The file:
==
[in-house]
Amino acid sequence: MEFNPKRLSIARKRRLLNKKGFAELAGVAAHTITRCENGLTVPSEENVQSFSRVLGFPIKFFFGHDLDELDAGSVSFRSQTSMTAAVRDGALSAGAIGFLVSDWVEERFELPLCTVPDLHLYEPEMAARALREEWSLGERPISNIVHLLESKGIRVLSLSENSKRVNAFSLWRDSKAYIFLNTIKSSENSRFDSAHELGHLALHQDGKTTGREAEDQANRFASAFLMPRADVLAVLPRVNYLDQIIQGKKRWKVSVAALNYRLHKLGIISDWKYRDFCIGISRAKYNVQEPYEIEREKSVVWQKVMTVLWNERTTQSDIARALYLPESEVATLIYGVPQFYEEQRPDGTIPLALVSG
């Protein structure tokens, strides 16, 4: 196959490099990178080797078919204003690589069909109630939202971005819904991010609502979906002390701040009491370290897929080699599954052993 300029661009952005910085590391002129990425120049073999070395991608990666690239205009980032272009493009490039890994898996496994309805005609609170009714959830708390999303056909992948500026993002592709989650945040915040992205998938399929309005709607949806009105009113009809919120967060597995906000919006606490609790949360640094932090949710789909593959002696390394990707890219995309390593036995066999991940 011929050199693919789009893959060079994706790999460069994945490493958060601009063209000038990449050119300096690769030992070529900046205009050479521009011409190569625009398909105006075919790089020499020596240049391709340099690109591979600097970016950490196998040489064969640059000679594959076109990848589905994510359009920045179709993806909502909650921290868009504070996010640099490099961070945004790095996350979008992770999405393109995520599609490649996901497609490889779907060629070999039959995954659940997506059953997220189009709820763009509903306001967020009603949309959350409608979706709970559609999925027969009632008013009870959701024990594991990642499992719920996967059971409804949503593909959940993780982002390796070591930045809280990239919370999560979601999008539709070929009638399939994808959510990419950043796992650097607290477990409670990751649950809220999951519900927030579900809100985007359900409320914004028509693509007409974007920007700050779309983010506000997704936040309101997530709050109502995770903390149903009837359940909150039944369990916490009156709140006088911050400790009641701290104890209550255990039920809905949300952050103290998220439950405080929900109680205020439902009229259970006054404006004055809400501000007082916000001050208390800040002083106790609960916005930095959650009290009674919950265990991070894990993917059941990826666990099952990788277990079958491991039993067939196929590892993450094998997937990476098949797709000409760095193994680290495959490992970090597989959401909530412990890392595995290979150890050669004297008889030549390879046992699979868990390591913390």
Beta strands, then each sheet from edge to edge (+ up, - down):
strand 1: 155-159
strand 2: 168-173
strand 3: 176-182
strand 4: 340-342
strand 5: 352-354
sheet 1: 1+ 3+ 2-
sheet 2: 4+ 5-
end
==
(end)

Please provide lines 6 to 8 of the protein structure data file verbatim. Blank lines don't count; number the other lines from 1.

strand 2: 168-173
strand 3: 176-182
strand 4: 340-342